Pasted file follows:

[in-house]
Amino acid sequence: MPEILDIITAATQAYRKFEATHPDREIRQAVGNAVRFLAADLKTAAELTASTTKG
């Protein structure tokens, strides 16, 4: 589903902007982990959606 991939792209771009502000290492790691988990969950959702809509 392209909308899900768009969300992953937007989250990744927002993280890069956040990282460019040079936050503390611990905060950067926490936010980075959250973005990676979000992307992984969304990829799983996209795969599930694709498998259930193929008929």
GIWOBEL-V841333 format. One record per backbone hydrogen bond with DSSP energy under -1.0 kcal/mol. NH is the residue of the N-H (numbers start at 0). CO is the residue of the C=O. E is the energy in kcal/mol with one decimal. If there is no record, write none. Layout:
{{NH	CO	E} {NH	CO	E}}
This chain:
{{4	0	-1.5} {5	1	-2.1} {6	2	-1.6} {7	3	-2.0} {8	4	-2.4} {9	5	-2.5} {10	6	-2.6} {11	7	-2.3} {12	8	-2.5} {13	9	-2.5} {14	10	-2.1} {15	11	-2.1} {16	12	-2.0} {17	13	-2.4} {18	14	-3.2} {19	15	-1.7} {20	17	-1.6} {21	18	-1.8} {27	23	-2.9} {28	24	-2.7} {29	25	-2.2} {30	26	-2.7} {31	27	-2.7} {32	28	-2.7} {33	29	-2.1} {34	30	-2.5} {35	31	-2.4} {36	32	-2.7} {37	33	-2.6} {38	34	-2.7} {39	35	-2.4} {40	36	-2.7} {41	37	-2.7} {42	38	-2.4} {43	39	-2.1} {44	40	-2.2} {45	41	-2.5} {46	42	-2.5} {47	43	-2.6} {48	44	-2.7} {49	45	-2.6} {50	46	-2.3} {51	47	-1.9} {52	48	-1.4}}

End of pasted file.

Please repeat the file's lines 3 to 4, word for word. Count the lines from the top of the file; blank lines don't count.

């Protein structure tokens, strides 16, 4: 589903902007982990959606 991939792209771009502000290492790691988990969950959702809509 392209909308899900768009969300992953937007989250990744927002993280890069956040990282460019040079936050503390611990905060950067926490936010980075959250973005990676979000992307992984969304990829799983996209795969599930694709498998259930193929008929």
GIWOBEL-V841333 format. One record per backbone hydrogen bond with DSSP energy under -1.0 kcal/mol. NH is the residue of the N-H (numbers start at 0). CO is the residue of the C=O. E is the energy in kcal/mol with one decimal. If there is no record, write none. Layout: